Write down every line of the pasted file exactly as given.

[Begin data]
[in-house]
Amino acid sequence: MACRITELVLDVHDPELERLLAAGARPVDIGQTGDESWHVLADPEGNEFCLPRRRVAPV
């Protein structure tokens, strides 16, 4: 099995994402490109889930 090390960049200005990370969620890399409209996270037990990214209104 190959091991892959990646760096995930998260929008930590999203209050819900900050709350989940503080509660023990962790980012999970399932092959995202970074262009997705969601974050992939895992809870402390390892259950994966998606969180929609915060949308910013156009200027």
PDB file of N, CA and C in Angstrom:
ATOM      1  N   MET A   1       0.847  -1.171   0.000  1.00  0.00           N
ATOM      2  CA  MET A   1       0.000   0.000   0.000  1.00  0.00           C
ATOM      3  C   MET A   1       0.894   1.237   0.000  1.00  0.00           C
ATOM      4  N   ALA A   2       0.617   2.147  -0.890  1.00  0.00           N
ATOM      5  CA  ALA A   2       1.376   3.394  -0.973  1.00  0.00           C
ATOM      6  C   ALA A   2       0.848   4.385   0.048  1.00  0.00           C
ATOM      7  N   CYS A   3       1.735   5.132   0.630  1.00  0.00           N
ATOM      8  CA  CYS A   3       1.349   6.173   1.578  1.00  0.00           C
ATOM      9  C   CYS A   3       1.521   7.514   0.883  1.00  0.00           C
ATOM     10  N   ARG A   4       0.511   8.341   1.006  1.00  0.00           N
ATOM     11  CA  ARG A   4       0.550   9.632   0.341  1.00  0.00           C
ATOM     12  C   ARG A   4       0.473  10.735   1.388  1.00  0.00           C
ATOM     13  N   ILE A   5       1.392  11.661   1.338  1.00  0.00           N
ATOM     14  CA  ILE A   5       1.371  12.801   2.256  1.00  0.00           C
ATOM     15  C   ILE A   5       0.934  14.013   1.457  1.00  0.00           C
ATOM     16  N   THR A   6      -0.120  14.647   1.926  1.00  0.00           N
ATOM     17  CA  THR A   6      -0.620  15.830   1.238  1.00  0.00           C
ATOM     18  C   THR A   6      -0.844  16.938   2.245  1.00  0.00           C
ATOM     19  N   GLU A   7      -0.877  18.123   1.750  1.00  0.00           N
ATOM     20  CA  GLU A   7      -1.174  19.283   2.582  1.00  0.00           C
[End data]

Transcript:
[in-house]
Amino acid sequence: MACRITELVLDVHDPELERLLAAGARPVDIGQTGDESWHVLADPEGNEFCLPRRRVAPV
């Protein structure tokens, strides 16, 4: 099995994402490109889930 090390960049200005990370969620890399409209996270037990990214209104 190959091991892959990646760096995930998260929008930590999203209050819900900050709350989940503080509660023990962790980012999970399932092959995202970074262009997705969601974050992939895992809870402390390892259950994966998606969180929609915060949308910013156009200027």
PDB file of N, CA and C in Angstrom:
ATOM      1  N   MET A   1       0.847  -1.171   0.000  1.00  0.00           N
ATOM      2  CA  MET A   1       0.000   0.000   0.000  1.00  0.00           C
ATOM      3  C   MET A   1       0.894   1.237   0.000  1.00  0.00           C
ATOM      4  N   ALA A   2       0.617   2.147  -0.890  1.00  0.00           N
ATOM      5  CA  ALA A   2       1.376   3.394  -0.973  1.00  0.00           C
ATOM      6  C   ALA A   2       0.848   4.385   0.048  1.00  0.00           C
ATOM      7  N   CYS A   3       1.735   5.132   0.630  1.00  0.00           N
ATOM      8  CA  CYS A   3       1.349   6.173   1.578  1.00  0.00           C
ATOM      9  C   CYS A   3       1.521   7.514   0.883  1.00  0.00           C
ATOM     10  N   ARG A   4       0.511   8.341   1.006  1.00  0.00           N
ATOM     11  CA  ARG A   4       0.550   9.632   0.341  1.00  0.00           C
ATOM     12  C   ARG A   4       0.473  10.735   1.388  1.00  0.00           C
ATOM     13  N   ILE A   5       1.392  11.661   1.338  1.00  0.00           N
ATOM     14  CA  ILE A   5       1.371  12.801   2.256  1.00  0.00           C
ATOM     15  C   ILE A   5       0.934  14.013   1.457  1.00  0.00           C
ATOM     16  N   THR A   6      -0.120  14.647   1.926  1.00  0.00           N
ATOM     17  CA  THR A   6      -0.620  15.830   1.238  1.00  0.00           C
ATOM     18  C   THR A   6      -0.844  16.938   2.245  1.00  0.00           C
ATOM     19  N   GLU A   7      -0.877  18.123   1.750  1.00  0.00           N
ATOM     20  CA  GLU A   7      -1.174  19.283   2.582  1.00  0.00           C